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On 10–11 October 2019, the Albert-Ludwig-University of Freiburg (Germany) hosted the final conference of the German branch in the framework of the research project “Informed Choices in Cross-Border Enforcement” (IC2BE). Funded by the Justice Program (2014-2020) of the European Commission, the project aimed to assess the working in practice of the “second generation” of EU Regulations on procedural law for cross-border cases, i.e. the European Enforcement Order, Order for Payment, Small Claims and the Account Preservation Order Regulations (see our earlier post here). As a result, an open-access database of CJEU and national case law has been created which is available here. The presentations given at this conference have now been published in the second issue of the 2020 volume of the Zeitschrift für Vergleichende Rechtswissenschaft (German Journal of Comparative Law), Germany’s oldest continuously published review of comparative and PIL legal issues. The abstracts of the articles read as follows:

Informierte Entscheidungen in der grenzüberschreitenden Forderungsdurchsetzung – Vorstellung und Ergebnisse eines internationalen Forschungsprojekts [Informed Choices in Cross-Border Enforcement – Presentation and Results of an International Research Project]

Jan von Hein, University of Freiburg (Germany) – ZVglRWiss 119 (2020) 123–142

An efficient cross-border enforcement is more important than ever in light of the increasing economic integration of the EU. In order to achieve this aim, creditors may freely choose between enforcing a claim under Brussels Ibis or by means of the 2nd generation Regulations. Thus, weighing the pros and cons of choosing between one of the various options has become more difficult. This article presents the main findings of the EU-funded study „Informed Choices in Cross-Border Enforcement – IC2BE“, which is based on an extensive evaluation of case law and interviews with practitioners from eight Member States.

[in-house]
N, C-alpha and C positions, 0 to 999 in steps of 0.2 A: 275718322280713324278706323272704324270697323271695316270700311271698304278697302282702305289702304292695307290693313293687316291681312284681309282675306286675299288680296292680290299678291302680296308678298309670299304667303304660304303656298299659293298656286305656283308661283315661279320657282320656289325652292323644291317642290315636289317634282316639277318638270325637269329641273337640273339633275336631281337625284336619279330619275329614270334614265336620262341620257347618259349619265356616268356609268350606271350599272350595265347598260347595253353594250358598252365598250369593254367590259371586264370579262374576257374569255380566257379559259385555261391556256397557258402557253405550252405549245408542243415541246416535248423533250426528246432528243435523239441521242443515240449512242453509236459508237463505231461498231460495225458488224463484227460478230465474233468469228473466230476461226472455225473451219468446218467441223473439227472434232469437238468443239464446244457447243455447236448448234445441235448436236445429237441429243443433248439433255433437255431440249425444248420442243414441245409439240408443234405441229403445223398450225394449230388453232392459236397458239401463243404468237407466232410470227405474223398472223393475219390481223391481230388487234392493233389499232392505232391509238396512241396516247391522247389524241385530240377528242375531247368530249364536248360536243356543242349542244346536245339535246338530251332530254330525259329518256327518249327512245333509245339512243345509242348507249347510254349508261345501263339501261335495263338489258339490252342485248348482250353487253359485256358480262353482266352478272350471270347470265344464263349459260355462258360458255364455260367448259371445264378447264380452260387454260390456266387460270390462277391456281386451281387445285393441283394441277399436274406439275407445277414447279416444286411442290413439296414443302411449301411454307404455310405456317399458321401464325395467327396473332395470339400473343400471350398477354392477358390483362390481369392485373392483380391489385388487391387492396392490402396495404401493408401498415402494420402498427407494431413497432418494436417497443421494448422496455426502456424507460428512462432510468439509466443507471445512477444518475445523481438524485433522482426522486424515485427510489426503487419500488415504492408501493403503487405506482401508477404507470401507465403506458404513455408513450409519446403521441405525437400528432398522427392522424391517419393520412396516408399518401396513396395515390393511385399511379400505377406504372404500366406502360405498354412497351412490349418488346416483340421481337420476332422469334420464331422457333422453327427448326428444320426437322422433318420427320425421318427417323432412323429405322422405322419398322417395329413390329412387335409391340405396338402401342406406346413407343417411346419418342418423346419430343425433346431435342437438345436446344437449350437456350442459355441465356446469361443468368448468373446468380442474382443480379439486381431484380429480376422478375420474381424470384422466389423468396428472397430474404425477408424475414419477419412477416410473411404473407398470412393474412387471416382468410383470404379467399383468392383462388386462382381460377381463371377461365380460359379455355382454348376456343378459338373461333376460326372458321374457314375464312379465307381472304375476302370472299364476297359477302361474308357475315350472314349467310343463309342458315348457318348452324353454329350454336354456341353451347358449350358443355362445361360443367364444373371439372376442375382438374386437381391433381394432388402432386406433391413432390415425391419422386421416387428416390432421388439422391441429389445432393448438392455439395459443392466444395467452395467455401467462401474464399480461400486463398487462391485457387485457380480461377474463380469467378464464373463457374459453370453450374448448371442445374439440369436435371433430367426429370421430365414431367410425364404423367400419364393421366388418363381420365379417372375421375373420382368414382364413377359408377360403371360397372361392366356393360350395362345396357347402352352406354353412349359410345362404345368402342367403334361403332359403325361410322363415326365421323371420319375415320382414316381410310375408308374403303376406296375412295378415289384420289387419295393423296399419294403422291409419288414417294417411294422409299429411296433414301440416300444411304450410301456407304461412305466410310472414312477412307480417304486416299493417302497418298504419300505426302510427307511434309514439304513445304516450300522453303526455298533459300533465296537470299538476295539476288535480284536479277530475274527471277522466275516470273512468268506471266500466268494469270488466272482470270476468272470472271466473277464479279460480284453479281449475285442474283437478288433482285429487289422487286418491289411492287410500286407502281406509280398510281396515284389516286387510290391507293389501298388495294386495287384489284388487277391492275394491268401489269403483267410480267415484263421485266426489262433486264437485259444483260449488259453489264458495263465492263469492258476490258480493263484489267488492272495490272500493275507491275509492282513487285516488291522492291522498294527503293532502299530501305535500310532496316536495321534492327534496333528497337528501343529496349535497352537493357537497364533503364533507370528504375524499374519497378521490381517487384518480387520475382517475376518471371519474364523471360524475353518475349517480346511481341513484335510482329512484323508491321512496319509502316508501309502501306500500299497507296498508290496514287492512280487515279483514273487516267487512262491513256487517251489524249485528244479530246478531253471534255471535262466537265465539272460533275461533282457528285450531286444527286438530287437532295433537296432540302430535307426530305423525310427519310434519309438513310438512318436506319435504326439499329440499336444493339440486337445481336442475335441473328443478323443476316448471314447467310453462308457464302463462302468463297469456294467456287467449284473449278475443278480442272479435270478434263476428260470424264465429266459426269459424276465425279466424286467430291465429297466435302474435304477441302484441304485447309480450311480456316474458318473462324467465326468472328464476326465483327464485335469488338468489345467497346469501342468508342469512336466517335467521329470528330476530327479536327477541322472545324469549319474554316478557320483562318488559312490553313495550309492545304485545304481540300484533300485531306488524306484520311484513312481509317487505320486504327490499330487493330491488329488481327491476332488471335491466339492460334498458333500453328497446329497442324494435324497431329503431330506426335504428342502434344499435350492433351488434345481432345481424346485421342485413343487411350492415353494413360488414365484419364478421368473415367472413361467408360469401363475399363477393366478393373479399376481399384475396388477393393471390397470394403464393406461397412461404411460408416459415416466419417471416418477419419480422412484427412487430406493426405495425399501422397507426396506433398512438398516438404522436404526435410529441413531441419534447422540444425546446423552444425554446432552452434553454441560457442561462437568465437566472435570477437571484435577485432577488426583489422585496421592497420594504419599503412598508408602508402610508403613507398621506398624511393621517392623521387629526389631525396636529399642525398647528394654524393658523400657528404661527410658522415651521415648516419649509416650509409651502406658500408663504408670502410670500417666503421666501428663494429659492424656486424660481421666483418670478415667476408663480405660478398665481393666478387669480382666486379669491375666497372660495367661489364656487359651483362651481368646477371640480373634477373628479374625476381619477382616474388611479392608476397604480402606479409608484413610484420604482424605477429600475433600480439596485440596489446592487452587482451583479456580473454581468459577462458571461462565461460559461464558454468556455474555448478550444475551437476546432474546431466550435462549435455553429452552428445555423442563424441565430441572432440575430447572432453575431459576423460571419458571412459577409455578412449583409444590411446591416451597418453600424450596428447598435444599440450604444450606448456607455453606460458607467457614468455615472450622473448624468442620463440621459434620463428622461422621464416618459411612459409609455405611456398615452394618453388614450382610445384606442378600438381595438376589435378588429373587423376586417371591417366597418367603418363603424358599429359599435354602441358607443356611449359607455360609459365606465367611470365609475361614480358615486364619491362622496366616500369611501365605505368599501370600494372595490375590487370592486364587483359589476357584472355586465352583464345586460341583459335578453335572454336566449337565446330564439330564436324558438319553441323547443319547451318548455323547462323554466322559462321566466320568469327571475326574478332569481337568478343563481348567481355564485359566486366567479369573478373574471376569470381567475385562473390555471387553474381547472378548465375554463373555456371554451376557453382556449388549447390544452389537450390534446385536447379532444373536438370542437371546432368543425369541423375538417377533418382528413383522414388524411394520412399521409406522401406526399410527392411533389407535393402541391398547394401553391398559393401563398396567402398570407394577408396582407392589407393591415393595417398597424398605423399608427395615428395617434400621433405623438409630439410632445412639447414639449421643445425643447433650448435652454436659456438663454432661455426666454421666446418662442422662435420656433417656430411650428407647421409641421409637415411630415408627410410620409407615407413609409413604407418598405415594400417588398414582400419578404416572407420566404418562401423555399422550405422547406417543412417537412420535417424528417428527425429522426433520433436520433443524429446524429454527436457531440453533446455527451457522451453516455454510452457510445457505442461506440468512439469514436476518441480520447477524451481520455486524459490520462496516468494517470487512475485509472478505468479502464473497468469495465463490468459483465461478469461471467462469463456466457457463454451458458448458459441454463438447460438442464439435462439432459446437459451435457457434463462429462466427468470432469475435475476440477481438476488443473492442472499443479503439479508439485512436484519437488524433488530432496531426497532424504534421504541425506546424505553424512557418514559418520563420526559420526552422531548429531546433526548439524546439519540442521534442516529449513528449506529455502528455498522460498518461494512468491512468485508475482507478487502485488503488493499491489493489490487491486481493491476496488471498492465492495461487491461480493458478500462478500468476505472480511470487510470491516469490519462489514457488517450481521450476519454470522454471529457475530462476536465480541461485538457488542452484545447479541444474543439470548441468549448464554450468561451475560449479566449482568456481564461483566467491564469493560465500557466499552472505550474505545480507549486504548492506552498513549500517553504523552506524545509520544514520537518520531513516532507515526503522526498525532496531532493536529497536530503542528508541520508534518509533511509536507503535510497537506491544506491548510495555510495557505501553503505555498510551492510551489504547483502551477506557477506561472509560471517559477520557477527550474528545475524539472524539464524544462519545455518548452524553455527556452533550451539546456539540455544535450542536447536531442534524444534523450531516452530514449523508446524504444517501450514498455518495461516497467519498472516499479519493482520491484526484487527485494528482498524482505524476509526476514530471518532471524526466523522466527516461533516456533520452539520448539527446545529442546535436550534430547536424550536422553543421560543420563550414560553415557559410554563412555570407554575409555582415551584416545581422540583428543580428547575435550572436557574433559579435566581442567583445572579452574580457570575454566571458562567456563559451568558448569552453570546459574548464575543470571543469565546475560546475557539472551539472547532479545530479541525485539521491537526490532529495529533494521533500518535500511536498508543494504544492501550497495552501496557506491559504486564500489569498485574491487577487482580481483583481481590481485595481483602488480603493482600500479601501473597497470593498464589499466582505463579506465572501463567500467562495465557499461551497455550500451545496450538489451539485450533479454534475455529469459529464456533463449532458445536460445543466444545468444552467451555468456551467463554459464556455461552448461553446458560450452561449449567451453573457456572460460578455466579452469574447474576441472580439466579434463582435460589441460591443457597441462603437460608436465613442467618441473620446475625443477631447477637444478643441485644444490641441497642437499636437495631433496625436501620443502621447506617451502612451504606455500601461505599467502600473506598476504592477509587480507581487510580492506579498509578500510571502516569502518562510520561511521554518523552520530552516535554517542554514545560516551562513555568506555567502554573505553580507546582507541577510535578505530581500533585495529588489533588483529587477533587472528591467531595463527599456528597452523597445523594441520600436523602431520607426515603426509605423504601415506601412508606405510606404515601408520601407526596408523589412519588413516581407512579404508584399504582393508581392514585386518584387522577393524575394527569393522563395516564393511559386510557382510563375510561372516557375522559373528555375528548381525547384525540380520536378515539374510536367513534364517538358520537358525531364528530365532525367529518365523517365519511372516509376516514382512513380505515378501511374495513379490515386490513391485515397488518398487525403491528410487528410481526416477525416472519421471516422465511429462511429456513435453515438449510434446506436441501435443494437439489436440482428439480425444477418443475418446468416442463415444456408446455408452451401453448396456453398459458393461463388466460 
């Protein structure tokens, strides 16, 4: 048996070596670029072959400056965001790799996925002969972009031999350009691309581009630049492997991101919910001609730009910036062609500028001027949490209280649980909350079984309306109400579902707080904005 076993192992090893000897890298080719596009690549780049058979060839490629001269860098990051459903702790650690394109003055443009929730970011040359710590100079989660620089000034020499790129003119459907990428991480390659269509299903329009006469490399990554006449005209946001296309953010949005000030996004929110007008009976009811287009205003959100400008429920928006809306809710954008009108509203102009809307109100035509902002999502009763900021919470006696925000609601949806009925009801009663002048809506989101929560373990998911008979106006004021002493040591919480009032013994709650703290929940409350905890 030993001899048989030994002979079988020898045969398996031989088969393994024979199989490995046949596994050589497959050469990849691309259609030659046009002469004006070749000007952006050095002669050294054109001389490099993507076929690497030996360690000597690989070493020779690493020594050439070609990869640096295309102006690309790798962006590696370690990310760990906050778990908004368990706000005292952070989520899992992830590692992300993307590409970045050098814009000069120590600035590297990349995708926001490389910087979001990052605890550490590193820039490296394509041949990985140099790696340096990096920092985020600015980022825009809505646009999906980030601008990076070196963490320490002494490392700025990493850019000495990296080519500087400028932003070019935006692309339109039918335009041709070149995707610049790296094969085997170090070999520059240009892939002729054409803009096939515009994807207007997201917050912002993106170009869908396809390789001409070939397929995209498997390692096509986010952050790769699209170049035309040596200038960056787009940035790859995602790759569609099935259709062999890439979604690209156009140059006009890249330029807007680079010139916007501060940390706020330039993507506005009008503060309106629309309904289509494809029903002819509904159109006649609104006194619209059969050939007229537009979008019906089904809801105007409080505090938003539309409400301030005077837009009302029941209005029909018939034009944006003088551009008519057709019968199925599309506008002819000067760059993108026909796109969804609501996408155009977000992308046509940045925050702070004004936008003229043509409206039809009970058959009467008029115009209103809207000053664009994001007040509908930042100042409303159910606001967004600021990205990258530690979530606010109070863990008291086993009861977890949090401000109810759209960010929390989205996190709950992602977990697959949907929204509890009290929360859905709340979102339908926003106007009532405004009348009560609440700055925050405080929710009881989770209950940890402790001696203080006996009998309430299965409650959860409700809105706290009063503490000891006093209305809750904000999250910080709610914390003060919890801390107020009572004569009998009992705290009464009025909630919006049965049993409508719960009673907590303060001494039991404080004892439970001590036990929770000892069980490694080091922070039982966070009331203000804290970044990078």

Der Anwendungsbereich der EU-Verordnungen zur grenzüberschreitenden Forderungsdurchsetzung [The scope of the EU Regulations on Cross-Border Enforcement of Claims]

Michael Stürner, University of Konstanz (Germany) – ZVglRWiss 119 (2020) 143–166

As part of the judicial cooperation in civil matters, the EU has issued a number of regulations on cross-border enforcement of debts. So far, this harmonization brings about piecemeal solutions with a certain lack of coherence. While those Regulations all apply in civil and commercial matters, they differ in their scope of application depending on the individual goal pursued by the act. The paper analyses those differences with a view to the material and geographical scope of application and discusses possible steps towards a reform, such as the abolition of the Enforcement Order Regulation or the consolidation of the various legal acts in a horizontal instrument (“Regulation Brussels 0”).

 

Die Sicherung von Forderungen im europäischen Zivilprozessrecht [Interim measures to secure monetary claims in European Civil Procedure]

Christian Heinze, University of Hanover (Germany) – ZVglRWiss 119 (2020) 167–196

Interim measures to secure monetary claims are addressed in several instruments of European civil procedure law, ranging from jurisdiction and recognition of foreign judgments, over special rules for cross-border proceedings and into sectoral procedural law for intellectual property disputes. The following article provides an overview of the relevant provisions and develops proposals on how a more coherent regulation at European level could be achieved.